Wednesday, June 29, 2016

Saving For Your First Home (Guest Post)

Owning your own home is part of the Australian dream. Entering the property market can come with many ups and downs, but regardless of where and when you're buying, the best thing you can do is to put yourself in a good position financially. 
How much can you borrow?
Whether you are a single or a couple, the amount you can borrow will depend largely on your income and your existing financial commitments. With a greater income you have the potential to make bigger loan repayments, but if you already have large loans or credit card debts, these will be taken into account when assessing your borrowing power. Before approaching a bank or mortgage broker, review your finances and establish what you could realistically afford to pay each month. 
Be aware that earning power does not guarantee your eligibility for a home loan. Lenders will look at your credit history, the size of your deposit, your age and financial stability when assessing your loan application. 
To have a better understanding on what to expect before applying, it is advised to use a free loan calculator.
What size deposit do you need?
In the past, a deposit of 20% was required for purchasing a home. Meaning that someone wishing to buy a $500,000 property would need a deposit of $100,000. Lenders no longer look for a deposit of this size, usually requiring as little as 5% ($25,000 for a $500,000 purchase), but there are a few things to consider before rushing in to a 95% mortgage.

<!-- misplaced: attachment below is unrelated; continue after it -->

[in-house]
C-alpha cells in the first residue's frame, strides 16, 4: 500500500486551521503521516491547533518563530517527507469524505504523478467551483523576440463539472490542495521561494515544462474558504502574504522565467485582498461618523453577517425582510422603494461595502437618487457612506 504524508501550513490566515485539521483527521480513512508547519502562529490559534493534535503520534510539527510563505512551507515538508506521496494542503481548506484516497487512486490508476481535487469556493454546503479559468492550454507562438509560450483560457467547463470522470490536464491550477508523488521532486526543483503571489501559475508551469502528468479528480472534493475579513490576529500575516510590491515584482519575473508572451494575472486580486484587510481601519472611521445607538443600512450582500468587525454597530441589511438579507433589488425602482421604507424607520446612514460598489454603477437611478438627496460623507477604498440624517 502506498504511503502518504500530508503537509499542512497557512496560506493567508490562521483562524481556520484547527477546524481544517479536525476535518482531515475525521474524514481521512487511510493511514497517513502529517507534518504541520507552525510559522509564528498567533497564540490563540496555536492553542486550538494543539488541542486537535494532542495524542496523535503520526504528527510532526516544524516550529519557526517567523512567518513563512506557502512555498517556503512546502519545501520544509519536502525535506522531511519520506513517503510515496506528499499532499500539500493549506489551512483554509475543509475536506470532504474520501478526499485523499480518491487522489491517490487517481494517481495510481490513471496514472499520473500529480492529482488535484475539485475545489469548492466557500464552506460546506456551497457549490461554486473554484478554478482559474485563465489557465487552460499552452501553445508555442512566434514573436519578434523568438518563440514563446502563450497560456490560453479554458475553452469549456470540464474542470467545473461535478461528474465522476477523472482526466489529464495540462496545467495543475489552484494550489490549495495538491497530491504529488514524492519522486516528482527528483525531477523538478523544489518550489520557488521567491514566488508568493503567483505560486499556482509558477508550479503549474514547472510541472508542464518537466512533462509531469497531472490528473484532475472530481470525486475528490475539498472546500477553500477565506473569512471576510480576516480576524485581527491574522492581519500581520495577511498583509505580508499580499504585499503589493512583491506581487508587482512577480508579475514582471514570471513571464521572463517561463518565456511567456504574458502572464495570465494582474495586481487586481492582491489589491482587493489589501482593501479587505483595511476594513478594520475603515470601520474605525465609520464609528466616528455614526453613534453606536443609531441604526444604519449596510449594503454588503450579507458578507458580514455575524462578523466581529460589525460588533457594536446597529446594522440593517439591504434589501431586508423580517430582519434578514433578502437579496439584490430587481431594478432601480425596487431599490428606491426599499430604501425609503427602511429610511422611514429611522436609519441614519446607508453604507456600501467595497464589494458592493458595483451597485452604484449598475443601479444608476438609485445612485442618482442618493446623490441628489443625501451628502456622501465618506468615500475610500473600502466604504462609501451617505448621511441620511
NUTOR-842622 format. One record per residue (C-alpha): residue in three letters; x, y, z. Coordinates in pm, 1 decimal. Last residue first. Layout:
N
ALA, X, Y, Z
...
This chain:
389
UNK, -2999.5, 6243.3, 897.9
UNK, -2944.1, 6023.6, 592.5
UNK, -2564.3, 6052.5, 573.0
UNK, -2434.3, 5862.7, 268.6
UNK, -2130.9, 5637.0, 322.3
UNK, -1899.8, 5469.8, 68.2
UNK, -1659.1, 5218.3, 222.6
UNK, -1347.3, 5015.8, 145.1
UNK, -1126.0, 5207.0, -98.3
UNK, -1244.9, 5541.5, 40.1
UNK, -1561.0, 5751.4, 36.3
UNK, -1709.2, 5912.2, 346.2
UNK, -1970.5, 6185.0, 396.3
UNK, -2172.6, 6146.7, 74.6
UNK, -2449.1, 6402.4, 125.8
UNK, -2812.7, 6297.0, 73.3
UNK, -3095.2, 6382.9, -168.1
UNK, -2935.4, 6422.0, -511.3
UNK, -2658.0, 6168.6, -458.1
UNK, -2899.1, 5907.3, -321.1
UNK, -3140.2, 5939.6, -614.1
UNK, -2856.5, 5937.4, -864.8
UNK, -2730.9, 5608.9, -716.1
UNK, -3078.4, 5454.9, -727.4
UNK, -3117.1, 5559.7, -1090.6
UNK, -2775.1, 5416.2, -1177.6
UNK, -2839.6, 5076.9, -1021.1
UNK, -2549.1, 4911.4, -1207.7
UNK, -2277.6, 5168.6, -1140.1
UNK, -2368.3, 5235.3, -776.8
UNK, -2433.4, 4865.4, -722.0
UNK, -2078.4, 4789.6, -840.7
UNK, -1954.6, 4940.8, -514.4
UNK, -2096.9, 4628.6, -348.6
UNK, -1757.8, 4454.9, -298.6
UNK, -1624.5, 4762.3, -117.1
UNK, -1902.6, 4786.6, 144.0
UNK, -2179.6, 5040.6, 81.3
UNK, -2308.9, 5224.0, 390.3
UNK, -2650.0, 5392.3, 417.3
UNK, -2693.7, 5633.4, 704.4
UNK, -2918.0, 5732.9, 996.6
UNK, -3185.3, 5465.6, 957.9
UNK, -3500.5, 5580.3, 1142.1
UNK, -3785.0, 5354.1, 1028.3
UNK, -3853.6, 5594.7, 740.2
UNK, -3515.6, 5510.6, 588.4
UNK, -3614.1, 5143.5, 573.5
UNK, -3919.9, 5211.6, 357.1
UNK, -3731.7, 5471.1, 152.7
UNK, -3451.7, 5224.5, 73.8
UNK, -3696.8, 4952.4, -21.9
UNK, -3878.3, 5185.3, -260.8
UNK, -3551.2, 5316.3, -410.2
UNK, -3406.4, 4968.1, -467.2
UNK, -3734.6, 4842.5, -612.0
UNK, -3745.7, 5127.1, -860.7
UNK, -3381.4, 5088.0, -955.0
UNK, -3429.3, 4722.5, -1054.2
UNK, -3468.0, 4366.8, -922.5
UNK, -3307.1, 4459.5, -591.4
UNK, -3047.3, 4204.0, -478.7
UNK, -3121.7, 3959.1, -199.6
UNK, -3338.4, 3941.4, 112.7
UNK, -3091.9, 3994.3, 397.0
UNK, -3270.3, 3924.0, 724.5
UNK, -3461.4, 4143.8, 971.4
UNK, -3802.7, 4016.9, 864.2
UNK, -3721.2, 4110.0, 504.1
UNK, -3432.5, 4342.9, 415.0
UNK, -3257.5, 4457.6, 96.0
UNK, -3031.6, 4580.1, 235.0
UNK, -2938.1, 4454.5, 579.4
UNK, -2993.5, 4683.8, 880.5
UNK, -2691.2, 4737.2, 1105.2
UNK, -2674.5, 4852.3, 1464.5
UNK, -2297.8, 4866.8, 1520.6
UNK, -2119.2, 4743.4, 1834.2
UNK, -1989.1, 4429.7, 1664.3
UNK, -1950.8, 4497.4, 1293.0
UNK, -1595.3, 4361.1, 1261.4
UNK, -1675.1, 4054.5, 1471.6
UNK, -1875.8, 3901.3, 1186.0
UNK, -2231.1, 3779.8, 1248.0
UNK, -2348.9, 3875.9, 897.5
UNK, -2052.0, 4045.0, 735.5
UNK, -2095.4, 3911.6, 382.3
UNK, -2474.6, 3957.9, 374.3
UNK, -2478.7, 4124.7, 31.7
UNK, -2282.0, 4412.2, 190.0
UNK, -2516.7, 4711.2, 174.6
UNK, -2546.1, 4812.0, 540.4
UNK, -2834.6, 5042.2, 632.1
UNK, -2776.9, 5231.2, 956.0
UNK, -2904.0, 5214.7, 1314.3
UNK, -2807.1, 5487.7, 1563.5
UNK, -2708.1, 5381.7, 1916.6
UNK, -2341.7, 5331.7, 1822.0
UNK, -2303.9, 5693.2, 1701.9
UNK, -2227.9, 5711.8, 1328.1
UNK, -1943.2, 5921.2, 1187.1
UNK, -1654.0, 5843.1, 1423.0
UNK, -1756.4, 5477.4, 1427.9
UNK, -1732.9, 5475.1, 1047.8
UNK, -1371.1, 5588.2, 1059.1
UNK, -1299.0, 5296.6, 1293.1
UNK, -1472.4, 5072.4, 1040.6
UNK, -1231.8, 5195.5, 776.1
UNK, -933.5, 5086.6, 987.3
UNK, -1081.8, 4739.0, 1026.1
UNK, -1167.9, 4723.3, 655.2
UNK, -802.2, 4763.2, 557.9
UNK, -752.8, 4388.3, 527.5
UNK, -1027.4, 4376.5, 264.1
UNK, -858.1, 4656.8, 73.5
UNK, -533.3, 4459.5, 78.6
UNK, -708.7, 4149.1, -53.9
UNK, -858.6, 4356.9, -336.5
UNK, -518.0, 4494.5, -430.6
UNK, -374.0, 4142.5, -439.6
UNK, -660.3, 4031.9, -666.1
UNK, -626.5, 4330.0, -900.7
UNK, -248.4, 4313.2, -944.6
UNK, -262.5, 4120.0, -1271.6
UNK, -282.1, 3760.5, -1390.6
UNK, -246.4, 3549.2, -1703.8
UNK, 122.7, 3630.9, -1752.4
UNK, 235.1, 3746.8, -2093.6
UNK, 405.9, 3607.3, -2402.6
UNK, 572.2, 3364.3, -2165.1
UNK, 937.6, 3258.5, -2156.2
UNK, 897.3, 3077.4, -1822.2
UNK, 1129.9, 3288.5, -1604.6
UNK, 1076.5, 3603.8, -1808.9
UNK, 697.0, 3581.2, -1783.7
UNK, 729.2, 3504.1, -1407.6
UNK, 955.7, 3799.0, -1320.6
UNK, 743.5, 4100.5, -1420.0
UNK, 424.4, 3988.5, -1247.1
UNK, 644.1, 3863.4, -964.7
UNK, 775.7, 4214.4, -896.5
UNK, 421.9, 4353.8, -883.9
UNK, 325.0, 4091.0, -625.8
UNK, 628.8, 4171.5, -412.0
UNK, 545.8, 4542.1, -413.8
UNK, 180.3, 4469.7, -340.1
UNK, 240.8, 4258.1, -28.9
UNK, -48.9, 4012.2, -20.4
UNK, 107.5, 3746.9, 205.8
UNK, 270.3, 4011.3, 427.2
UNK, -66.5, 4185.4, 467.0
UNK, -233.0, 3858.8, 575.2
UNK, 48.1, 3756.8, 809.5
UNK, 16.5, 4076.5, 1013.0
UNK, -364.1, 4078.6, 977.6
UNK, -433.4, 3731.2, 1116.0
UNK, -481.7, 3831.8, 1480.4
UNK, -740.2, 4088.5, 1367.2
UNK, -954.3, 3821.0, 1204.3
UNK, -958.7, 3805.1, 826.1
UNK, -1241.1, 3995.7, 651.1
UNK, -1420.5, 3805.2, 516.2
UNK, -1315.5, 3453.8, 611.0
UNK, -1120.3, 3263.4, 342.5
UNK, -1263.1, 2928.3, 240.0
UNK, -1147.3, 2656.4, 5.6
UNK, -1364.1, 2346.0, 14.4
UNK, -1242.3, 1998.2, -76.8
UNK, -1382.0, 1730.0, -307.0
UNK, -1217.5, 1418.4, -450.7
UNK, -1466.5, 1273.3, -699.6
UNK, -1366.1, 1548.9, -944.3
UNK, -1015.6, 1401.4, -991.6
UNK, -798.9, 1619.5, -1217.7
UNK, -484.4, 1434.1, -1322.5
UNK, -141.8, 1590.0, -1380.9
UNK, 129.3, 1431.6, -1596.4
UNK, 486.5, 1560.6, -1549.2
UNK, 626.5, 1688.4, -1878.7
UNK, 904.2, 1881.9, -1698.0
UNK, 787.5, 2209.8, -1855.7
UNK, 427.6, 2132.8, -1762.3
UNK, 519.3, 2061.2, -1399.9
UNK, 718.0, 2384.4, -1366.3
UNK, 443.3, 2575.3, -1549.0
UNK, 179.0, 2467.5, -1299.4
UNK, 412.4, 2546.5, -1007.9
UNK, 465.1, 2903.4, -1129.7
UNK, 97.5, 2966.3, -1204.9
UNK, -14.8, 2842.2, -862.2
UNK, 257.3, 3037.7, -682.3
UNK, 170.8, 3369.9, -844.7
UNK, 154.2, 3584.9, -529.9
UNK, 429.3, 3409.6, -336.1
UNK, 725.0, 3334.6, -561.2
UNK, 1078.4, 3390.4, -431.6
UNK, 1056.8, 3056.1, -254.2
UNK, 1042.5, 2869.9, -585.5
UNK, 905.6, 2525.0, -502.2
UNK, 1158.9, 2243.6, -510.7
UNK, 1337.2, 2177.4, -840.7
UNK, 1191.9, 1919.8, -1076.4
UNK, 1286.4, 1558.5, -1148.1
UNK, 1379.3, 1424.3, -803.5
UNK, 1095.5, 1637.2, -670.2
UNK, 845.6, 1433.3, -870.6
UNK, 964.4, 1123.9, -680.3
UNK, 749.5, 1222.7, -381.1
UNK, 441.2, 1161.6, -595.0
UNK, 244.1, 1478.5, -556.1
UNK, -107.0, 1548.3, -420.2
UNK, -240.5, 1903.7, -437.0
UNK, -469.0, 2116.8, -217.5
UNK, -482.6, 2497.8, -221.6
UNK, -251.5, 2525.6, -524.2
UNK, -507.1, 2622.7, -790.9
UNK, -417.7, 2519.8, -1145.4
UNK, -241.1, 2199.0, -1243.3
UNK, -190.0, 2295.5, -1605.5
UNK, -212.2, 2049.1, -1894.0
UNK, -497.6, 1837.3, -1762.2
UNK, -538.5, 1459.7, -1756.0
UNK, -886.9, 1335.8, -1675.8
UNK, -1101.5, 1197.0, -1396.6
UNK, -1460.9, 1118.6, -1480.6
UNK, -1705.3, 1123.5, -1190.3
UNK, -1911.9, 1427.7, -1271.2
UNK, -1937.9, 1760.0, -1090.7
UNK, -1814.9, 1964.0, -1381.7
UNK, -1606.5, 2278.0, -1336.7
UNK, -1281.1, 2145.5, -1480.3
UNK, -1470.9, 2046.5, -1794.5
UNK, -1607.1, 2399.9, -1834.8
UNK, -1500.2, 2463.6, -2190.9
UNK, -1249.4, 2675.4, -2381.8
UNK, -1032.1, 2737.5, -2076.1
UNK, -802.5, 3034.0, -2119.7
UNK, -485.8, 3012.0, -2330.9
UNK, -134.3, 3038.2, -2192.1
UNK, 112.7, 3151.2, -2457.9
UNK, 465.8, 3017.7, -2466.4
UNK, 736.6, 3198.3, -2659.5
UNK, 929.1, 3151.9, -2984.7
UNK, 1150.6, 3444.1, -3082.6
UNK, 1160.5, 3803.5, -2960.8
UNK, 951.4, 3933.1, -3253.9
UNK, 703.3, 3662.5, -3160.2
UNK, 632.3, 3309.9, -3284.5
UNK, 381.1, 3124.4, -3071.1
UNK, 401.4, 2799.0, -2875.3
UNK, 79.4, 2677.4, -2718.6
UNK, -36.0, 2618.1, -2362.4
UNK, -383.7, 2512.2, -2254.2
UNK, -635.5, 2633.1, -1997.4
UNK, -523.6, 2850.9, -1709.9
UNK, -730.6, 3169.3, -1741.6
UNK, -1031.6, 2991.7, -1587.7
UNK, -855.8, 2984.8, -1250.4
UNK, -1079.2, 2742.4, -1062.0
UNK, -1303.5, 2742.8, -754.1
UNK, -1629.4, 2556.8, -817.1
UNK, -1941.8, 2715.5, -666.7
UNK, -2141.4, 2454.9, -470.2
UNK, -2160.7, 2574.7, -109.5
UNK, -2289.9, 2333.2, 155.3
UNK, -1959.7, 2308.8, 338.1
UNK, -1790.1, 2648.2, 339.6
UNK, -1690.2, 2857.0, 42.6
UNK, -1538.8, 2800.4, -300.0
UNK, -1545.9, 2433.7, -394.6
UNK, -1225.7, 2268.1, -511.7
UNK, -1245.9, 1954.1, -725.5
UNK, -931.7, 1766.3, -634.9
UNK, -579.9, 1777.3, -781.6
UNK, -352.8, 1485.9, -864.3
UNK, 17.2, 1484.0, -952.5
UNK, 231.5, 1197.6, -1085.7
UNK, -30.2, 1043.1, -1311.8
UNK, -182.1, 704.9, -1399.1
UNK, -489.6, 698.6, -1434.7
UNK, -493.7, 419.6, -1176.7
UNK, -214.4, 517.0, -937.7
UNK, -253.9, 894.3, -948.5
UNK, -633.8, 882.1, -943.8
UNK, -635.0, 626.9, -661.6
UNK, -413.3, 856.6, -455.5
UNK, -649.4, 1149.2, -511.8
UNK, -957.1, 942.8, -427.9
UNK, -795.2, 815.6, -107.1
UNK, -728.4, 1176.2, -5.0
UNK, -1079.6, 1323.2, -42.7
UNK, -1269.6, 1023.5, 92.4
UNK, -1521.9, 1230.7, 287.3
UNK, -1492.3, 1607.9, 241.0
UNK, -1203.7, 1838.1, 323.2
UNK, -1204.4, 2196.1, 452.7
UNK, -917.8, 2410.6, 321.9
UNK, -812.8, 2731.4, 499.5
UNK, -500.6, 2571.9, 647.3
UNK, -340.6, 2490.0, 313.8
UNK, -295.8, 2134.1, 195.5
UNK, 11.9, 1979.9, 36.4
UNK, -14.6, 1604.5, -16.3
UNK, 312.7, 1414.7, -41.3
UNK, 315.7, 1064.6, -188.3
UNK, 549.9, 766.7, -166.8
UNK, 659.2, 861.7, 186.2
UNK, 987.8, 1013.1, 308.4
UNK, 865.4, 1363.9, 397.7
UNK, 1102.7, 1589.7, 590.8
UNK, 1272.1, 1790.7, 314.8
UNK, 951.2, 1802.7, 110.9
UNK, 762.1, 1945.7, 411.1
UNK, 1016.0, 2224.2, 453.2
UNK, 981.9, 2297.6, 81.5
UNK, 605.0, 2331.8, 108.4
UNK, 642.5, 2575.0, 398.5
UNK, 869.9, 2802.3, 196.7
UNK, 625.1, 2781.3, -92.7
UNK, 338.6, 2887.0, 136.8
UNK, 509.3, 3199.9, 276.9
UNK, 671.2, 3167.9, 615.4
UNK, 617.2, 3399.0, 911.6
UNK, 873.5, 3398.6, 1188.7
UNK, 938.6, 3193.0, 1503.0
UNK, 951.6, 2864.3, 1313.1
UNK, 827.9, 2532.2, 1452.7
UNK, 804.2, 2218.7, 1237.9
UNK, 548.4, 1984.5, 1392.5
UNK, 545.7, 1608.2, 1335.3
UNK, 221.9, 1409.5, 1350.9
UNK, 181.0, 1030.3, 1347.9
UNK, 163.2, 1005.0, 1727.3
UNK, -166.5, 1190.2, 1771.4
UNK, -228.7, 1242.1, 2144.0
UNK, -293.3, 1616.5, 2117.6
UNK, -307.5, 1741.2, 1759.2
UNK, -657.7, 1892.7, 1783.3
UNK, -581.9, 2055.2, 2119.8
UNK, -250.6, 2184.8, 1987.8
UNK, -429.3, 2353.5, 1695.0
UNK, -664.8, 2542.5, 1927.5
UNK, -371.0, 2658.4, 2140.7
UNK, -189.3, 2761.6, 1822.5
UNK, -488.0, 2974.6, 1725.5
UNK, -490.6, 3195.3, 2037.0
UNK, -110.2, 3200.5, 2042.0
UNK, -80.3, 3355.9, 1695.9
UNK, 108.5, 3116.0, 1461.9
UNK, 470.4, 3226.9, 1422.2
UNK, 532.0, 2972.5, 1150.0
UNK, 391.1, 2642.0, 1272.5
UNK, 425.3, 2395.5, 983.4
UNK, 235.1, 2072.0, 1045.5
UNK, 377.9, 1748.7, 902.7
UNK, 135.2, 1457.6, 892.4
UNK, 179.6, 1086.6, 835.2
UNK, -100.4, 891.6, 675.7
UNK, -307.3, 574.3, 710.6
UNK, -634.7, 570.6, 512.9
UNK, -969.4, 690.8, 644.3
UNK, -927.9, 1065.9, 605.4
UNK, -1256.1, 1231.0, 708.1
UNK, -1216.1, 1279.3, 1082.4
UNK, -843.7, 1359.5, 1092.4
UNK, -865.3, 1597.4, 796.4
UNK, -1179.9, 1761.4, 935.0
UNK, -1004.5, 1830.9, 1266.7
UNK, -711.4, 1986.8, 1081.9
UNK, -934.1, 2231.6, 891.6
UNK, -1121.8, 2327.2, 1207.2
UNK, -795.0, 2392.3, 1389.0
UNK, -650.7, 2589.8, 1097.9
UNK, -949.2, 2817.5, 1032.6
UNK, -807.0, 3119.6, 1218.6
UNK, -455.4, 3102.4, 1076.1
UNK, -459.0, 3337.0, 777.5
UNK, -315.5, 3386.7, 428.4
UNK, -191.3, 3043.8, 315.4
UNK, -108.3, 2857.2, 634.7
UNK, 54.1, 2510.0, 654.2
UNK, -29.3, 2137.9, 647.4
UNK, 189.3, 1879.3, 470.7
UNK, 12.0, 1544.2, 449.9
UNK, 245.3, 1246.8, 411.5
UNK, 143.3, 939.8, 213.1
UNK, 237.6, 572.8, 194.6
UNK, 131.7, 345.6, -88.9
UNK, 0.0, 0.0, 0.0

Having a larger deposit means having a smaller mortgage. The more you can save for a deposit, the less you will have to borrow, meaning less to pay back to the bank. 
With a deposit of 20% or more you will avoid paying Lender's Mortgage Insurance, a step lenders take to protect themselves in the event you cannot meet your repayments. 
Having a larger deposit will also help with your eligibility for a loan. Banks can see that you have the ability to save and therefore make repayments.
First home owners grant
You might have heard about the first home owners grant, a form of government assistance introduced in 2000 to help Australians purchase their first home. The nature and amount varies from state to state, and can also change from year to year, so if you are budgeting with the grant in mind, be sure to obtain up to date information on what is available in your state. 
The scheme delivers a one-off grant to home buyers purchasing their first home, who meet all of the eligibility criteria. The grant amount is often dependent on whether you are purchasing a new or existing property, buying land, whether you are buying in metropolitan or regional areas.  
Bear in mind that the grant may not be paid directly to you, but instead paid as a credit against transfer duties. 
Other expenses
You home deposit and size of your mortgage will be front and centre in your mind when planning to buy a house, don’t forget the other expenses that need to be paid as part of the process.
The exact kinds of costs will vary depending on your situation, but some extras include stamp duty, real estate commissions and conveyancing and legal fees, building and pest inspection fees, loan establishment fees, mortgage insurance and building insurance.


  1. how come australia one? u buying in australia ah?


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